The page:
Madelon, lying in her bed of hay in the corner of the cave, heard her father and his other shepherd friends speak in low voices. Over the crackle of the fire, she strained to listen as she could sense the excitement. That night, an angel appeared on the hillside and brought them the news of the birth of baby Jesus.
“We simply cannot go empty handed to see the Infant King,” said one of the shepherds,” I saw wise men and kings pass our mountain side bearing gifts.”
“Of course, we must take gifts.” It was Madelon’s father who said that. “Whatever we can. I will take some fresh cheese we made.”
“And I shall take a fleece as white as snow to keep the baby warm,” said another.
“I will take some barley bread,” said somebody else. “It’s quite a distance to that little barn, the angel told us about. Let’s start right away.’’
The shepherds secured their sheep pens and lit fires around to keep wild animals away. Bearing their humble offerings they set out to follow the Star that shone brightly in the sky. Madelon hastily dressed and followed them. She wanted to see the King of Heaven too. As she made her way down the mountain, the ground was covered with thick snow, which glistened in the glow of the Star. Madelon shivered in the cold but kept walking, carefully keeping out of sight of her father and the other shepherds.
The path down the mountain was clearly visible as the Star lit up the entire countryside. Perhaps I could find a bunch of wild flowers to take with me thought she and began to look for flowers. But sadly for her, there was not a bud in sight for it was the dead of winter. I can’t go empty handed, no way, she told herself. The trees were bare and the streams lay frozen. An icy wind blew across the mountain. But Madelon bravely walked on. It was a long trek but the shepherds who walked ahead were talking excitedly and she drew comfort from that. But Papa should not see me, or else he will send me back home, she thought. She dared not slow down or she would lose the way.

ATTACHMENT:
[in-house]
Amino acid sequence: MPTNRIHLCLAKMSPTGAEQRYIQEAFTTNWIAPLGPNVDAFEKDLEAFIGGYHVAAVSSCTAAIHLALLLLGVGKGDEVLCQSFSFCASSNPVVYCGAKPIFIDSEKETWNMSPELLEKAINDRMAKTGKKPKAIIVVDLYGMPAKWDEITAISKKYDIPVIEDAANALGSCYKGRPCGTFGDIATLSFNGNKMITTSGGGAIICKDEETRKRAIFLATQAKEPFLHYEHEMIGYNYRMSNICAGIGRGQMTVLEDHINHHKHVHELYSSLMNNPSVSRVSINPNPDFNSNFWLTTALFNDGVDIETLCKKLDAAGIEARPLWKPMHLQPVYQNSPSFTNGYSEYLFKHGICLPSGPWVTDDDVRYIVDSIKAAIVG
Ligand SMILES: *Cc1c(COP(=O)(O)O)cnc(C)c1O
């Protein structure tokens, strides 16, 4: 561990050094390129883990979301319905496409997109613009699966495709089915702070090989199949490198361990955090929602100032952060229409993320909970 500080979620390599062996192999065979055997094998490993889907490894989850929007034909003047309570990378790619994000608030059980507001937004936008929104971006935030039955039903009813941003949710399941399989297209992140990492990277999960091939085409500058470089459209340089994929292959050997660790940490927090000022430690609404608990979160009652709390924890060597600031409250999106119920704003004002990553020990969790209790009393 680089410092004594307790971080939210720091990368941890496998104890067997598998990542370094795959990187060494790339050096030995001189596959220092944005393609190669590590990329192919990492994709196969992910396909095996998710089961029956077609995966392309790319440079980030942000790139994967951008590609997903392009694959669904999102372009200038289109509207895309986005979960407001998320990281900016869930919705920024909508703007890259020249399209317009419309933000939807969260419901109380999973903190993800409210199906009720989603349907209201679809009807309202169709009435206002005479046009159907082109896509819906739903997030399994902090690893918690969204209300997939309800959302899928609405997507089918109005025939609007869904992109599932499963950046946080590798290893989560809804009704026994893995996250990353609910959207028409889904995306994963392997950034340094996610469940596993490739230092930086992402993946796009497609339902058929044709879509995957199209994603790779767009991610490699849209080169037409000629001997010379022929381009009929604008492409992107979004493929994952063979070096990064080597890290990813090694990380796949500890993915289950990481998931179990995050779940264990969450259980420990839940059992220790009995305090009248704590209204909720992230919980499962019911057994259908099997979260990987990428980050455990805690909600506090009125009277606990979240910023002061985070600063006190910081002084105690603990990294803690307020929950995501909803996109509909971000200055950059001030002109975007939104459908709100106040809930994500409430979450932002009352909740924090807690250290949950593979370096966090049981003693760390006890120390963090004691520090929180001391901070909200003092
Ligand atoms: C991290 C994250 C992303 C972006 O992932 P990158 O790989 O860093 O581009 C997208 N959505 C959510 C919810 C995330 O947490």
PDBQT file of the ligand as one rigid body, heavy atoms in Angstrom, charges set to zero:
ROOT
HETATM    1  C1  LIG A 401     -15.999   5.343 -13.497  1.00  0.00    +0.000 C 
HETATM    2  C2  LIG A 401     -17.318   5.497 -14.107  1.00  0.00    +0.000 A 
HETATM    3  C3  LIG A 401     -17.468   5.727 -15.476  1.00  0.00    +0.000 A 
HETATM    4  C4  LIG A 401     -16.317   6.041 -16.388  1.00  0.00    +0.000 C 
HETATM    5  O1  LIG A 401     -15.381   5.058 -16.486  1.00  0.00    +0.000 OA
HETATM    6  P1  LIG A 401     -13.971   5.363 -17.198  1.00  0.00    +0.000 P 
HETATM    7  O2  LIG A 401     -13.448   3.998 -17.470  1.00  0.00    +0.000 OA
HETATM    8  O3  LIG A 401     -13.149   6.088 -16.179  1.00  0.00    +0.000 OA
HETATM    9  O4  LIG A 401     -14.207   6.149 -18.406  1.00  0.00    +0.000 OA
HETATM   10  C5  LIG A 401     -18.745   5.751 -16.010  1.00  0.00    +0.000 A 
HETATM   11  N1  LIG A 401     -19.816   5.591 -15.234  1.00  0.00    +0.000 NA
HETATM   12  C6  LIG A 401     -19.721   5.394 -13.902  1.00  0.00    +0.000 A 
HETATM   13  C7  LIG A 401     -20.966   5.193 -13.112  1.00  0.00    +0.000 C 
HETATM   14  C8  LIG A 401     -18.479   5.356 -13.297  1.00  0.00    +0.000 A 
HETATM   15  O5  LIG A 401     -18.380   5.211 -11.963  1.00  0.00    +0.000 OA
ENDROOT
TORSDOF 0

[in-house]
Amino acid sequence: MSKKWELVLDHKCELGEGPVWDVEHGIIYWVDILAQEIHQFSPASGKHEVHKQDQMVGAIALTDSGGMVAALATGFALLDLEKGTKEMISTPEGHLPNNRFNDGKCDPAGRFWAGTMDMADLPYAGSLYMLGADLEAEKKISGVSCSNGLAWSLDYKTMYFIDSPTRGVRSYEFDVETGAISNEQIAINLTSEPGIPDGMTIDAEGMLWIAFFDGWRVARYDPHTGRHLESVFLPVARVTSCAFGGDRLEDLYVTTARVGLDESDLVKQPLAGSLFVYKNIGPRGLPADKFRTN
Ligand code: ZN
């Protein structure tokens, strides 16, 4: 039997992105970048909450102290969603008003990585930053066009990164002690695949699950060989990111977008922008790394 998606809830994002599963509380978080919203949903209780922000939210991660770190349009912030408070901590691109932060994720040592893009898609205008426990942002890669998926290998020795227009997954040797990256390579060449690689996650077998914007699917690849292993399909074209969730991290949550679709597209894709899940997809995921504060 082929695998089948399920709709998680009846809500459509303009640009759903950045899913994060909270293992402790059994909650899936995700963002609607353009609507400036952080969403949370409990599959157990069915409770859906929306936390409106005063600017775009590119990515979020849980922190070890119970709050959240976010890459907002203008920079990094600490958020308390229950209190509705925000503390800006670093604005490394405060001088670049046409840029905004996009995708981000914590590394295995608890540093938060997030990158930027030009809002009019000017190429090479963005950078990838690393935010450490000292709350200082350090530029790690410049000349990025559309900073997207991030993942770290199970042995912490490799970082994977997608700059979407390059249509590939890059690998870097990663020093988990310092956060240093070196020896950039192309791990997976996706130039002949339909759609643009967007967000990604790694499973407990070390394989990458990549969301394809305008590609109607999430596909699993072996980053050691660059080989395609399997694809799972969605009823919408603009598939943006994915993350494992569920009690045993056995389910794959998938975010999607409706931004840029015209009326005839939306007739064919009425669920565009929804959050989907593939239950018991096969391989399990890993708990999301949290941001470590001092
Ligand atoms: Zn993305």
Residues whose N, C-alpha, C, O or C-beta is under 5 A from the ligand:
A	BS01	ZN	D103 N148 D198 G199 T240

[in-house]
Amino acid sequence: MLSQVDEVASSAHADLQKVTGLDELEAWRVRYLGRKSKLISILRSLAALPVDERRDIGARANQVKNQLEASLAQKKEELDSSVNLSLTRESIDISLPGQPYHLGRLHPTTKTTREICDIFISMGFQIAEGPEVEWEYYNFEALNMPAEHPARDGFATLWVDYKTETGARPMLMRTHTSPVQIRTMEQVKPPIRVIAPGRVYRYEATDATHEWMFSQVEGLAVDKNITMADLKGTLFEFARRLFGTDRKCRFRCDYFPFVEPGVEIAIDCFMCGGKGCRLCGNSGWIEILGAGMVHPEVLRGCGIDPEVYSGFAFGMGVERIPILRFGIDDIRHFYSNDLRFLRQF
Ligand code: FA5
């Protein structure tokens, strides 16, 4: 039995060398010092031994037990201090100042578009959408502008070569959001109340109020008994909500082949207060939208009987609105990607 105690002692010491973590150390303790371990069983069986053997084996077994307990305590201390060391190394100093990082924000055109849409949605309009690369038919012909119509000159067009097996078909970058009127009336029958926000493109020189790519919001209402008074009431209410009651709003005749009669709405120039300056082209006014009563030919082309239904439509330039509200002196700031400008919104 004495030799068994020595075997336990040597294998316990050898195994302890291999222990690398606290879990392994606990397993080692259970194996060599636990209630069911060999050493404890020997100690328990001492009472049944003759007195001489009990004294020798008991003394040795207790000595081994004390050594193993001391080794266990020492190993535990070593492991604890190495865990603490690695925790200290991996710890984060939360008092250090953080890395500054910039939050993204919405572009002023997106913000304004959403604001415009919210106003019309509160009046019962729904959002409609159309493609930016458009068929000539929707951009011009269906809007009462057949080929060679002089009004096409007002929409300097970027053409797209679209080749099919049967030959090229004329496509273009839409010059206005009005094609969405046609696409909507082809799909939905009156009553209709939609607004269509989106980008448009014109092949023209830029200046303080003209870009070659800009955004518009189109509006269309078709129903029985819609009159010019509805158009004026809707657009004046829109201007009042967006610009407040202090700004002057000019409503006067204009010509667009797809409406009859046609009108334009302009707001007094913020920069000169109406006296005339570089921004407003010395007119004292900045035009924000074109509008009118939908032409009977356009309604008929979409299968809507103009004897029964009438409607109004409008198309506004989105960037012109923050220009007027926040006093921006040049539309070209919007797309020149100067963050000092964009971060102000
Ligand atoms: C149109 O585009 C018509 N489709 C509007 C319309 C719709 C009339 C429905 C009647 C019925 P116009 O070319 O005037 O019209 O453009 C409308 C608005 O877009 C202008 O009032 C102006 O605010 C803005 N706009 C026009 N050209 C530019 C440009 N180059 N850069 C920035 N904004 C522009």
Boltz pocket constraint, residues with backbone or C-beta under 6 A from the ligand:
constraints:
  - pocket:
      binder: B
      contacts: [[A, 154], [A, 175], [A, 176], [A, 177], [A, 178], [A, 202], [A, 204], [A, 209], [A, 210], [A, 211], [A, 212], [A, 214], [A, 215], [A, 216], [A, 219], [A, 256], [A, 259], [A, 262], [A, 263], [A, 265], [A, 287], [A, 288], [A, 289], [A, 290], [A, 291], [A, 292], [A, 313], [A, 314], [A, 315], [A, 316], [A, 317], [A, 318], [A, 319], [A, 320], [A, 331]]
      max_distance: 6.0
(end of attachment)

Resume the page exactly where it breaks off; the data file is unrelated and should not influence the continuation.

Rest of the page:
At last, they reached the village of Bethlehem and the shepherds led the way down a narrow street. They stopped before a little barn. “Here it is!” said one, “The Star is right over this one!” Madelon looked up at the clear night sky. Sure enough the Star was right above the barn. The shepherds knocked softly on the door and a soft voice bade them enter. One by one, they made their way in carrying the gifts they had brought for the Infant King; a block of cheese, barley bread, a little lamb and a snow white fleece.
Madelon hid near the door and watched. Beyond the half open door she could see wise men, kings and the poor shepherds, all offering their gifts to the new born. She strained to look but couldn’t catch a glimpse of the Infant King.
She held her breath. I can’t go in without a gift. How miserable that is! After having come all this way too, I can’t see the baby King. Madelon thought her heart would break. Tears rolled down her cheeks and she began to sob. Unknown to her, an angel who stood by the door was watching her. The angel smiled.
As Madelon’s tears fell on the snow that lay at her feet, the ground began to thaw and a little plant sprouted up instantly, its green shoots growing tall and among the fresh new leaves were pink tipped buds! And before the surprised little girl’s very eyes, they opened shyly with snow white petals. Soon at her feet were a bunch of pink tipped white blossoms! Delighted, Madelon scooped up the flowers and shyly made her way into the barn. The Madonna, a beautiful lady in blue, smiled kindly at her and showed her the crib where the Infant Jesus lay. Madelon carefully placed her flowers at the foot of the crib and just at the moment, the baby smiled at her.
On that night was born too, the Christmas Rose which still blooms on the hill side in the coldest of winters to welcome Baby Jesus into this world.